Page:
Pair of Aces: Splitting aces is a popular blackjack split. When you split aces, you have the potential to make two very strong hands - both soft hands. This also gives you double the chance of getting a blackjack, which usually pays out at 3:2.

Pair of 8s: Another hand that many players split is a pair of 8s. A hard 16 is one of the weaker hands. If players split eights, they have the potential to turn each hand into a better one.

Pair of 2s or 3s: Players often split this hand if the dealer has an upcard between 4 and 7. This is because they will want to take advantage of the dealer’s potentially weak hand and try for a stronger hand on at least one of their split hands.

Pair of 6: Many prefer to split 6s when the dealer has between 3 and 6. This is simply to try and take advantage of a potentially weak dealer's hand.

Pair of 7s: Statistically, players are advised to split 7s when the dealer's upcard is 7 or lower. By splitting this hand, a player will avoid the weak total of 14 and hopefully get two more favourable hands.

Pair of 9s: Players often consider a split pair of 9s when the dealer's upcard is between 2 and 6 or 8 and 9. Again, the idea of this is to take advantage of the dealer's potential to bust with a weak upcard.

Remember, though, these are just guidelines - based on basic blackjack strategy and statistical probabilities. In any situation, your decision to split should be made by considering your pair and the dealer's upcard in each different game situation. Always bear in mind that splitting can be used as a strategy when you use it correctly, but it should not be applied blindly in every scenario where you are dealt a pair.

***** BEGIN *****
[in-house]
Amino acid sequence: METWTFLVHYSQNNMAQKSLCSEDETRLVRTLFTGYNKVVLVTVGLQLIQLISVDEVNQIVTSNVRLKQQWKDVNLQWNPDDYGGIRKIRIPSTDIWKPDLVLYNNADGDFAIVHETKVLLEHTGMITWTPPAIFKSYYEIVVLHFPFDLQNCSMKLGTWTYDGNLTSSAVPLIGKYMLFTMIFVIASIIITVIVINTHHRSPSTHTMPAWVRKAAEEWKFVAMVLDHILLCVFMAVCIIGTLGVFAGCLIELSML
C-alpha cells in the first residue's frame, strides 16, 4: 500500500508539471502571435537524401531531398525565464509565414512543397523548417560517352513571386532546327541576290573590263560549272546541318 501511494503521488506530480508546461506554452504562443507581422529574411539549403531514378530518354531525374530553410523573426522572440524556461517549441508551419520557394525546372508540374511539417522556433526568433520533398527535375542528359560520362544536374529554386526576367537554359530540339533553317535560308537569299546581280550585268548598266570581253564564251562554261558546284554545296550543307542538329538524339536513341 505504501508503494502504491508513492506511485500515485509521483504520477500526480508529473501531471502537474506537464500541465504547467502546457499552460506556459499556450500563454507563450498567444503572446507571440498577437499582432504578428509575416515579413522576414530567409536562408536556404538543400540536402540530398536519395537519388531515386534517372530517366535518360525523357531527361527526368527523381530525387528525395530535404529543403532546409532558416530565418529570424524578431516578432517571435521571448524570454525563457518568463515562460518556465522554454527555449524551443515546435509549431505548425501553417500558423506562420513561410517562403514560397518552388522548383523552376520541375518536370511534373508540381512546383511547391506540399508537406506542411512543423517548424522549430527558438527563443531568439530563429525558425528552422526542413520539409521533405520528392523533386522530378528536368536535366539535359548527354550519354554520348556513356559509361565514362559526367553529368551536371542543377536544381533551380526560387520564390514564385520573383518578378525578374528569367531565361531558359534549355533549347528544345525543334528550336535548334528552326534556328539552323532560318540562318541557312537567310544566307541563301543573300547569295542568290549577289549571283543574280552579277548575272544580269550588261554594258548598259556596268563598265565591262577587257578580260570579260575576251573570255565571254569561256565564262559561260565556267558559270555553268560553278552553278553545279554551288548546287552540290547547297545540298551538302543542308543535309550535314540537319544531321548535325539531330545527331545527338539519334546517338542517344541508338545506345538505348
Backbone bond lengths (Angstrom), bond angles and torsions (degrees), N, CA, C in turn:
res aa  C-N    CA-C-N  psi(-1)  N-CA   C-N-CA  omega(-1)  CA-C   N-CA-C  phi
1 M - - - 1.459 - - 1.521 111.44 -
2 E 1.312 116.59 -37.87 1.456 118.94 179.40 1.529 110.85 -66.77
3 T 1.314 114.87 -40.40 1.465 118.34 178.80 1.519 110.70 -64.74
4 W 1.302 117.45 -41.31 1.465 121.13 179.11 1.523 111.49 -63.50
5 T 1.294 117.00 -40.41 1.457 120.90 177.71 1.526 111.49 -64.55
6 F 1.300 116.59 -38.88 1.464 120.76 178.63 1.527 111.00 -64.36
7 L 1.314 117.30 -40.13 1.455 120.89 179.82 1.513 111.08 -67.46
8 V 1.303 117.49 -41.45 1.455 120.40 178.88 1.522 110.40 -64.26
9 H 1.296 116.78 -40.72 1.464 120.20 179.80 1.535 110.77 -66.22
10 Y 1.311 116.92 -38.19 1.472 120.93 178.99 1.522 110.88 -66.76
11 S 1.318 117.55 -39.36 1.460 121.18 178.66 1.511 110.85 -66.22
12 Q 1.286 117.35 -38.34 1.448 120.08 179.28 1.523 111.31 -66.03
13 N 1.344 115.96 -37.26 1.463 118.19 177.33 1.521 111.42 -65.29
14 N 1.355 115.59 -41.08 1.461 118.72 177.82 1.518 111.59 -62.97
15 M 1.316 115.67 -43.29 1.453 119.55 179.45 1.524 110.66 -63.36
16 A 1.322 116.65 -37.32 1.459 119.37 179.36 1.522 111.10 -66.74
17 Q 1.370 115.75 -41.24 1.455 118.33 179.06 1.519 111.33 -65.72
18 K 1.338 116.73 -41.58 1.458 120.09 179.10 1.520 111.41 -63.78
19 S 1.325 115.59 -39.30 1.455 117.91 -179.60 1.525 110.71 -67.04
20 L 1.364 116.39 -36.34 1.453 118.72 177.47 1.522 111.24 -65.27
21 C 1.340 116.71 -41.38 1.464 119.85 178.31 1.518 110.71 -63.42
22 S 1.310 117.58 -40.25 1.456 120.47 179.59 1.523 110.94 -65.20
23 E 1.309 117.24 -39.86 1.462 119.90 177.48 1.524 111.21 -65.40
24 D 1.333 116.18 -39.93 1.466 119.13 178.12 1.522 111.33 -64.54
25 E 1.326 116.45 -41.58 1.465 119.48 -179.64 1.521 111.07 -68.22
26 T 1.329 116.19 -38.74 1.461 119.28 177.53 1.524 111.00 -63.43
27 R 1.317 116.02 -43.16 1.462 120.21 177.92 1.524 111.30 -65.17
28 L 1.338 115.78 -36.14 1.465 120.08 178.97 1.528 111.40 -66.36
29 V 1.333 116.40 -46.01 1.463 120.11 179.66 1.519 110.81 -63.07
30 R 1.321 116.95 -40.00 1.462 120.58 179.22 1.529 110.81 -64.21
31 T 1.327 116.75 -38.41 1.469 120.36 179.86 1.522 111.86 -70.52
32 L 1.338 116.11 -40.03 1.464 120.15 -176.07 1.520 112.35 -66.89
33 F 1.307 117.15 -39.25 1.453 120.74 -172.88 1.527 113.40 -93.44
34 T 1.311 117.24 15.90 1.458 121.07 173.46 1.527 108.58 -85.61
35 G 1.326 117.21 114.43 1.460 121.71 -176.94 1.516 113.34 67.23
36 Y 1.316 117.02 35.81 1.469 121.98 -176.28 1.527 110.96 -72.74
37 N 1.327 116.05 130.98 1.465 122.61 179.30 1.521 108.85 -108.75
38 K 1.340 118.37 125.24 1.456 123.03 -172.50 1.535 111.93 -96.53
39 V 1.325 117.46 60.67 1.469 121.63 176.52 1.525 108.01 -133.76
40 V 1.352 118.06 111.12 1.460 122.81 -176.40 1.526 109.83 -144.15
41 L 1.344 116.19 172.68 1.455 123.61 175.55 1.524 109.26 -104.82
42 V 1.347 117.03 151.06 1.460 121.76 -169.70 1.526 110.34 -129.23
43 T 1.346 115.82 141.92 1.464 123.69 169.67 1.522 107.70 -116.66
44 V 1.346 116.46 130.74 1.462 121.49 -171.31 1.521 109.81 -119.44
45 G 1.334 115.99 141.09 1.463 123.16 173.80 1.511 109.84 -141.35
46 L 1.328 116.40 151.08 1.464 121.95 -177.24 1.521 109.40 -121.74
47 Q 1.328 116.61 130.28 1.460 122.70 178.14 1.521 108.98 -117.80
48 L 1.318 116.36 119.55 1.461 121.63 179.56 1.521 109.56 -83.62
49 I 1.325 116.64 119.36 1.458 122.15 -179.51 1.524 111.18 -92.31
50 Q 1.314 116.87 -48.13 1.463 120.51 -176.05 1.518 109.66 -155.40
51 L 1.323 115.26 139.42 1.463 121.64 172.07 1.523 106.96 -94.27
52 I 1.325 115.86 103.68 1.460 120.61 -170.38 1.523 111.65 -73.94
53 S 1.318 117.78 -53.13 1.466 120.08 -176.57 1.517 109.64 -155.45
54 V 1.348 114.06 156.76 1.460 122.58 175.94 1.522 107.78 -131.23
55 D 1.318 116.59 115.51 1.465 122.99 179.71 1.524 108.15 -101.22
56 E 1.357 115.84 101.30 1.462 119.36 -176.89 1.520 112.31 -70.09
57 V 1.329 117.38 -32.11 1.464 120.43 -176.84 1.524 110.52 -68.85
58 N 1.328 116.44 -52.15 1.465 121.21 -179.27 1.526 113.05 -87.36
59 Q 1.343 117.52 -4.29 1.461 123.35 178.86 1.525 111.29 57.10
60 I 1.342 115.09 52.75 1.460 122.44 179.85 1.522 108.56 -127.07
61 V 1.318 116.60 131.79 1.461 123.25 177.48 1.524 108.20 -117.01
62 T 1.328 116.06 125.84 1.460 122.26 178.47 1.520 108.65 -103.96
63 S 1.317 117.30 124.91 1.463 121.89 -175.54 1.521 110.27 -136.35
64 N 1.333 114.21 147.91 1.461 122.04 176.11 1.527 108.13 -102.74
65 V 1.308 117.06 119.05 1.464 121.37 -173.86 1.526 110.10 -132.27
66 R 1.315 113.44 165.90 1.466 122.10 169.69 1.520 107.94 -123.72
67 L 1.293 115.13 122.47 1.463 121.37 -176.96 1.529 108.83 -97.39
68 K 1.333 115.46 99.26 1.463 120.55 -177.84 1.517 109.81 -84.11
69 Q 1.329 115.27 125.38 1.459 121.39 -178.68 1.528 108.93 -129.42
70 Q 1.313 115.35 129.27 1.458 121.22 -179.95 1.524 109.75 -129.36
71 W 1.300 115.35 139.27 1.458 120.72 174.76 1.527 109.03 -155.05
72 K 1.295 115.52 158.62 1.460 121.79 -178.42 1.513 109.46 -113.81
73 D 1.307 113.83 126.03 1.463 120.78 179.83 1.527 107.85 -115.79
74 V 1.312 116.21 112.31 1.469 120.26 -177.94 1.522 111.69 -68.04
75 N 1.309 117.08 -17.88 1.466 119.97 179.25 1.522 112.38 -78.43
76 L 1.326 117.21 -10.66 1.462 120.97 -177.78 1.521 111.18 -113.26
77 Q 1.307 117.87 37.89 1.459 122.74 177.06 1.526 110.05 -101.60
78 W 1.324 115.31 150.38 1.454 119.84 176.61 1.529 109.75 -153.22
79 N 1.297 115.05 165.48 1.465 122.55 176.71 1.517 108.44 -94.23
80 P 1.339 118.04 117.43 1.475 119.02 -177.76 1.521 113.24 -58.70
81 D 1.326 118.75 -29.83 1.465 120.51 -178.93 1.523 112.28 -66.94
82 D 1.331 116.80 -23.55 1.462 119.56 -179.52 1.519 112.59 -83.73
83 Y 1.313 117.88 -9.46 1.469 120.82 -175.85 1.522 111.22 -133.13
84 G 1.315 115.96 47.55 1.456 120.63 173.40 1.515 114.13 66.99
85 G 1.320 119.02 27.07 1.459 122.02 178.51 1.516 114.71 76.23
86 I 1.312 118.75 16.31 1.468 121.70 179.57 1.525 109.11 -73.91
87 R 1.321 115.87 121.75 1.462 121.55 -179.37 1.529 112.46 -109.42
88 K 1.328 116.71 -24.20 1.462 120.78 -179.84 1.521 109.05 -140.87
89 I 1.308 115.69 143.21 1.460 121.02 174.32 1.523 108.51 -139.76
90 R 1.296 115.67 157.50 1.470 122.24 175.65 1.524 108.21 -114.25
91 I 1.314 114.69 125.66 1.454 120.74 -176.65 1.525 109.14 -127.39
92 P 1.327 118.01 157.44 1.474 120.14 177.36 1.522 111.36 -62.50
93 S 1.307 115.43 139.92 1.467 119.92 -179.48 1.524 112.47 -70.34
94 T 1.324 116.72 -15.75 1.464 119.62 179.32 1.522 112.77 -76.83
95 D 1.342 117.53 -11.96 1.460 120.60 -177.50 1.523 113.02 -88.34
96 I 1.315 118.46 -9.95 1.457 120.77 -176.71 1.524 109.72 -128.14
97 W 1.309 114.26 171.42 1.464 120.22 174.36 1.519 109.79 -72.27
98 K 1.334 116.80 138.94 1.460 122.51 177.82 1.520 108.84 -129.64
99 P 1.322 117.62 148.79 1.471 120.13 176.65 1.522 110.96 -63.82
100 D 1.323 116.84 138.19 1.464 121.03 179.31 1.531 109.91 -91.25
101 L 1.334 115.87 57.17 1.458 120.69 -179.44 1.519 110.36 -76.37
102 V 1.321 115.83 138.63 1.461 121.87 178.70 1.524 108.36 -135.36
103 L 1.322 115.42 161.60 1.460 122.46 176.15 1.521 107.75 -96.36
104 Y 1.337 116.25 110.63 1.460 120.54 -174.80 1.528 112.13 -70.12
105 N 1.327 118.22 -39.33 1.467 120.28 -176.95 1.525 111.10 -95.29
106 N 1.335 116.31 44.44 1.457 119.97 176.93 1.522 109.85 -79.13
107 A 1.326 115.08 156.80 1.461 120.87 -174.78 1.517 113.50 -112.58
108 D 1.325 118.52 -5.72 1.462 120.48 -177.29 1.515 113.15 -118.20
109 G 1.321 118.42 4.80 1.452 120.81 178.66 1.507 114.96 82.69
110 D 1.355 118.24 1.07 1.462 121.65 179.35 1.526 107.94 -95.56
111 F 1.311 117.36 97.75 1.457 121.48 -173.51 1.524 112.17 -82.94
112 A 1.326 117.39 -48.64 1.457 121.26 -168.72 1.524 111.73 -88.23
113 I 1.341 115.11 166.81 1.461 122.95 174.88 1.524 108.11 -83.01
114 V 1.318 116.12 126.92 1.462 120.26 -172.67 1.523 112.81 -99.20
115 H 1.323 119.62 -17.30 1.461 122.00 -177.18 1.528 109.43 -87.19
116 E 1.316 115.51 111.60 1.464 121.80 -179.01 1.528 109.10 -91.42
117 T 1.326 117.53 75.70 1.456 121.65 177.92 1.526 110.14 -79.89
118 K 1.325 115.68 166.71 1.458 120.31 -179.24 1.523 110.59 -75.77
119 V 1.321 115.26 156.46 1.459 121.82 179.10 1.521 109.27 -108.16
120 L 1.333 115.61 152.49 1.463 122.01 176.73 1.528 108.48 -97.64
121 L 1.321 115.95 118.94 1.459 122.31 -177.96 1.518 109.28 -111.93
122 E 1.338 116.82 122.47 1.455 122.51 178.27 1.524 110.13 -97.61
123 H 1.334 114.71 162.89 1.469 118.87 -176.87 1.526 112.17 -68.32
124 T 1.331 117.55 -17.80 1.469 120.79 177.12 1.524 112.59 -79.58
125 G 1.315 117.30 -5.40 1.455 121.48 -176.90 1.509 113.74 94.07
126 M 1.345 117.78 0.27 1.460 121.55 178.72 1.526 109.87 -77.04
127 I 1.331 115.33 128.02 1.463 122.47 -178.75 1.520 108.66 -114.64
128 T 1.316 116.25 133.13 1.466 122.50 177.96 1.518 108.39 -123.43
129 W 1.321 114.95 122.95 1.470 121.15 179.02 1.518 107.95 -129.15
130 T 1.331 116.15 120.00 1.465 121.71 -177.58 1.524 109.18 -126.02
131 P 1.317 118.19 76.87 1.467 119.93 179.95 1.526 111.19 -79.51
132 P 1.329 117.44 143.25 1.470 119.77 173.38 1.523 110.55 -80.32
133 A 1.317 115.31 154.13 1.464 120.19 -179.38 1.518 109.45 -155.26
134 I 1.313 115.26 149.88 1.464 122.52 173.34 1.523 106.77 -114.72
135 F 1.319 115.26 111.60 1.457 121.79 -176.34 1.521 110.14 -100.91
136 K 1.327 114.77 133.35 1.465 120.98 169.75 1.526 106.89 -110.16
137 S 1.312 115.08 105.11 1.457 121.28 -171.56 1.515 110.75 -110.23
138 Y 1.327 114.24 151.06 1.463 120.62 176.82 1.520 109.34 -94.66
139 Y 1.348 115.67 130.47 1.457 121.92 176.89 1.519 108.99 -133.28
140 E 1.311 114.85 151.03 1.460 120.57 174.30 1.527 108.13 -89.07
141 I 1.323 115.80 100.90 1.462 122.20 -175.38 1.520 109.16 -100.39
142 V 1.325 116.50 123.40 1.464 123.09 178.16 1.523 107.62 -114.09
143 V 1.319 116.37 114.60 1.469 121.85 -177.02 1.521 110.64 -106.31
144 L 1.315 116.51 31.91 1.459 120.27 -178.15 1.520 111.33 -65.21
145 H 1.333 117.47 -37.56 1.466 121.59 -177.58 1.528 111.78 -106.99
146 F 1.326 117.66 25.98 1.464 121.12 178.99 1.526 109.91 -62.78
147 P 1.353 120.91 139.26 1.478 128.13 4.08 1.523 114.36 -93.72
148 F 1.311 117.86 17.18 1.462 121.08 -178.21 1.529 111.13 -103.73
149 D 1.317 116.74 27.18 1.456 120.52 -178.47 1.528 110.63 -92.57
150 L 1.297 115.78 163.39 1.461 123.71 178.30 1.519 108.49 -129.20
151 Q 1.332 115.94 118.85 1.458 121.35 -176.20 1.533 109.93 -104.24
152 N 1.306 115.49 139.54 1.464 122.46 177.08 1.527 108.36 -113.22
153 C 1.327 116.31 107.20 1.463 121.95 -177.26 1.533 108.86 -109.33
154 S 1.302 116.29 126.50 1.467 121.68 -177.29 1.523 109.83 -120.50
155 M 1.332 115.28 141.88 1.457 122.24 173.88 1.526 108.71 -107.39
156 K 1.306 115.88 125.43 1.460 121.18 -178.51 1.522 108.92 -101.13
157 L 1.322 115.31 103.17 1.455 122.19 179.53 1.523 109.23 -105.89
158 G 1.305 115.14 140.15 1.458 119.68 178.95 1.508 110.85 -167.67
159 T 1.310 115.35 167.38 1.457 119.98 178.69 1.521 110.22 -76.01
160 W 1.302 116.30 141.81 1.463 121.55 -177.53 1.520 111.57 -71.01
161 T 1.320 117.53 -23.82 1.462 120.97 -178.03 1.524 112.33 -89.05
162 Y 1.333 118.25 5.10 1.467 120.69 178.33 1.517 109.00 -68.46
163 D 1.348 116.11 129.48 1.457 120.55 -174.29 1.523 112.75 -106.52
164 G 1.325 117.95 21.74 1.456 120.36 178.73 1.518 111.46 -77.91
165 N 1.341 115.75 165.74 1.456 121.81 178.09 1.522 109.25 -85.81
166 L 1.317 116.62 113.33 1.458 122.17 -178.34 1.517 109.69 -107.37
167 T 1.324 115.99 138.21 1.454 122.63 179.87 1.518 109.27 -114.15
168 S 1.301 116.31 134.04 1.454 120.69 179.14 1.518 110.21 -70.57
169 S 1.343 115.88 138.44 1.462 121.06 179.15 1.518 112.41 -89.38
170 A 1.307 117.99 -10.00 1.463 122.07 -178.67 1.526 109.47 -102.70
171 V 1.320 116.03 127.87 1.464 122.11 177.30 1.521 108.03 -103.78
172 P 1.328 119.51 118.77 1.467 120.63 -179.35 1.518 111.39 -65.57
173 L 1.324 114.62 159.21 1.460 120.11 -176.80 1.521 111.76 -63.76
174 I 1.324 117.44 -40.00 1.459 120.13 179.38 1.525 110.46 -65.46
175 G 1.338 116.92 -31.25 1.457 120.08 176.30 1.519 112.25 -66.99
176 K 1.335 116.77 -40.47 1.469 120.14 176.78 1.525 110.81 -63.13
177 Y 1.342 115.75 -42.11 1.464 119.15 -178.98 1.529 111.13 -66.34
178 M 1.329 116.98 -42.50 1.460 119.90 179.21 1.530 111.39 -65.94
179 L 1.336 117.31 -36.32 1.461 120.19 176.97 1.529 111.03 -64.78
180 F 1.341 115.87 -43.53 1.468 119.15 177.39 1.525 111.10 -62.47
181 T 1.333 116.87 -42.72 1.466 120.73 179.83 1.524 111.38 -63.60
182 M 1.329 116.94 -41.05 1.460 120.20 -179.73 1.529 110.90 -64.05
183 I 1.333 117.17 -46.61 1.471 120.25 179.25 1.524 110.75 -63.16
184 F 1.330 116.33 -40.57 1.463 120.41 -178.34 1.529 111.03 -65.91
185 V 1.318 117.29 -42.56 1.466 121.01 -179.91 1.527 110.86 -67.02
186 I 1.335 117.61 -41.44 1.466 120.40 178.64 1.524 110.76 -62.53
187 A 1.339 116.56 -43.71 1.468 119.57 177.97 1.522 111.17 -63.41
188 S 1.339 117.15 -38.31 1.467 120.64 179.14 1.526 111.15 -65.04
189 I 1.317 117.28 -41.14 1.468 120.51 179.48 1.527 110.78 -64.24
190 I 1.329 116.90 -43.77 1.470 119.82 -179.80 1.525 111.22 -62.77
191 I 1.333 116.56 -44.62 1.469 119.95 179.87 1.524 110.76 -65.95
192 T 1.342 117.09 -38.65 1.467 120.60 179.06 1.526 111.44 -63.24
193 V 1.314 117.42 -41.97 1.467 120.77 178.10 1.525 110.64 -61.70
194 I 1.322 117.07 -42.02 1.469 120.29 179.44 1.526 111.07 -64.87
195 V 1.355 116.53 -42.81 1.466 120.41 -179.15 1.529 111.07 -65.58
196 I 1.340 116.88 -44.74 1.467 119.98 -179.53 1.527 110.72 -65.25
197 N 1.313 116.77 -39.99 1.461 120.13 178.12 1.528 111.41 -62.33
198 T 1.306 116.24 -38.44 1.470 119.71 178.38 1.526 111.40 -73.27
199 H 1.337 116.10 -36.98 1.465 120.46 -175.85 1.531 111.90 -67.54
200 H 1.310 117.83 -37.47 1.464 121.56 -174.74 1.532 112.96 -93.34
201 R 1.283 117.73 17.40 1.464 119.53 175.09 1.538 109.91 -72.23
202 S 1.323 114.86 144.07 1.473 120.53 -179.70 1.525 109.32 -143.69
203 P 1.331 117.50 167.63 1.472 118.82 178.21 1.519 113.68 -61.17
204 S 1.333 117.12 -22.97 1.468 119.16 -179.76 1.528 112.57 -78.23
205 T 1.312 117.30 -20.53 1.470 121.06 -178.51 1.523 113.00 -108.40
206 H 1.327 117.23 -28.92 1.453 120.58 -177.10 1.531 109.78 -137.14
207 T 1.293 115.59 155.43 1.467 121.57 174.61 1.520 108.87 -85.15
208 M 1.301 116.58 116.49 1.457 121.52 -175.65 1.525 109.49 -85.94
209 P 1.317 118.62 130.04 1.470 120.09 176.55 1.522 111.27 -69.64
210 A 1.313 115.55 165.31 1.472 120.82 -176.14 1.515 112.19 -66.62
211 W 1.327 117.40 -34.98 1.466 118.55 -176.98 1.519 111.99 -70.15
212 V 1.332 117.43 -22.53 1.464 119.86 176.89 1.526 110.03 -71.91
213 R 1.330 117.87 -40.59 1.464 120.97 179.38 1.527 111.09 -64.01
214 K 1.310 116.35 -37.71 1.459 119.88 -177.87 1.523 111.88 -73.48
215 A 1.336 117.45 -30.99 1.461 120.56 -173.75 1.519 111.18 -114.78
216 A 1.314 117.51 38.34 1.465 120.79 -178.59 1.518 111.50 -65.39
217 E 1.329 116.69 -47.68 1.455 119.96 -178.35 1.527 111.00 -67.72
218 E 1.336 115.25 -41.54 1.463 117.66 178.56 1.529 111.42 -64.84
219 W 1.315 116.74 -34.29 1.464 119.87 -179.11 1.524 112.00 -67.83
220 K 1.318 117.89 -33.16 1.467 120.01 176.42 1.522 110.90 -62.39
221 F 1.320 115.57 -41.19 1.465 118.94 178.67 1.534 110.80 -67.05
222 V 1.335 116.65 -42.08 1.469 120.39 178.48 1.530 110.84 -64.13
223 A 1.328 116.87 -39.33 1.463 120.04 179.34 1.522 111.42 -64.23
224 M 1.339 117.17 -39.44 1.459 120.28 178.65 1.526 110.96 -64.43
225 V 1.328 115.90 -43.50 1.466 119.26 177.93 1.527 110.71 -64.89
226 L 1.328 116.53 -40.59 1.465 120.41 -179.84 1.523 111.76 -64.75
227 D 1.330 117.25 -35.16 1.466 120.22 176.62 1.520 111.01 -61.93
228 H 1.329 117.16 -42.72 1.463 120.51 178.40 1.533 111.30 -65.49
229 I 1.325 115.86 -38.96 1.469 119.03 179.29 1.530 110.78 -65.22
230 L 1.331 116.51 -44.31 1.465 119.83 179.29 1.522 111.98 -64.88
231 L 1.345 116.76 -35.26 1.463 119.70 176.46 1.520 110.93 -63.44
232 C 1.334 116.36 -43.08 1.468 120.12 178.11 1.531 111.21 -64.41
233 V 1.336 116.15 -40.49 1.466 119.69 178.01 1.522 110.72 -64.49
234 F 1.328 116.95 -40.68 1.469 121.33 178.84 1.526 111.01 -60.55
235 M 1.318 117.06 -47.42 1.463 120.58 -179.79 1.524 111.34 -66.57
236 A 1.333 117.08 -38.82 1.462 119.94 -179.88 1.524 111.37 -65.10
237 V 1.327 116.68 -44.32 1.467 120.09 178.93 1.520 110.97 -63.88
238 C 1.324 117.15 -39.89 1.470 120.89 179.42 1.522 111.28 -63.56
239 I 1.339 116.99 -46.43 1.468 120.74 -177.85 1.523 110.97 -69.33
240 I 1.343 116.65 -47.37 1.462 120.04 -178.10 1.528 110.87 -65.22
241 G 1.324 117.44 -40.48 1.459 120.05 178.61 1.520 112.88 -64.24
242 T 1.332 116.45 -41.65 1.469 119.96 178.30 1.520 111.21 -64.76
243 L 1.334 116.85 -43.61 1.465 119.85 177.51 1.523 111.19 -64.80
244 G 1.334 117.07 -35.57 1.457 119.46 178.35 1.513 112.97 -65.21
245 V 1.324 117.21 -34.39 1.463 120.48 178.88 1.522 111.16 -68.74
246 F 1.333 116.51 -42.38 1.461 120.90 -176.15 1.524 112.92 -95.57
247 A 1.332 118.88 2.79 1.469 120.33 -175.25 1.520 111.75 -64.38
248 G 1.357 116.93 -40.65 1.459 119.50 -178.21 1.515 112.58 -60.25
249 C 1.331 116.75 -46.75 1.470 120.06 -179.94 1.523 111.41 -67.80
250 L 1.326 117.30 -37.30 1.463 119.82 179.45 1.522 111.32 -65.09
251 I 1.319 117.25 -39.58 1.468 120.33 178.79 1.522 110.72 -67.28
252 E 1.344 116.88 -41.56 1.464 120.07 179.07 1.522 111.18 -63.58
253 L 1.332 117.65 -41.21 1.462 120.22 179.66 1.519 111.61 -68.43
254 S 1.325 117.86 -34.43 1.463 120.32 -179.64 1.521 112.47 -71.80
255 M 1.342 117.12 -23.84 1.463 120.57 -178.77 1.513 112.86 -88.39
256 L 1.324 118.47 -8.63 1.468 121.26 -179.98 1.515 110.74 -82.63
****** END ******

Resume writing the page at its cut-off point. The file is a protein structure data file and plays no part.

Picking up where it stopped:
When Should You Avoid the Decision to Split?

Here are some situations where avoiding splitting might make more sense:

Pair of 4: It's generally not a good idea to split pairs of 4s. This is because splitting would normally leave you with two weak starting hands of 4, both of which can be challenging to improve. Instead, you are better off hitting and potentially improving the total of your original hand.

Pair of 5s: One pair that most players wouldn’t split is a pair of 5s. A total of 10 is considered a strong starting hand in blackjack, and splitting 5s would turn one strong hand into two weak hands. It's better to keep the 10 and potentially double down if the dealer has a weak upcard.

Pairs of 10s: Splitting pairs of 10s is almost always a bad idea. You already have a strong total of 20 - the strongest hand behind a blackjack, and splitting would simply risk turning that into two weaker hands.

Pair of 5s and 10s: Some blackjack variations even have house rules against splitting particular pairs - including pairs of 5s or 10s. So, make sure you know the split rules of the game you are playing and be guided by them.

Any strong pair when the dealer's upcard is strong: If the dealer’s upcard is a 7 or higher, a blackjack split, in this instance, isn’t advisable, no matter what pair you have. The reason is that the dealer has a better chance of having a strong hand, and splitting may result in you having two weaker hands that are both likely to lose.

When playing blackjack splits, there’s no one size fits all, no matter what hand you are dealt with. The decision over whether you split or not should always be based on the scenario you are in at that time. However, these guidelines can be used to help you to make the best possible for certain situations.

Take Time to Think | BeGambleAware.org | 18+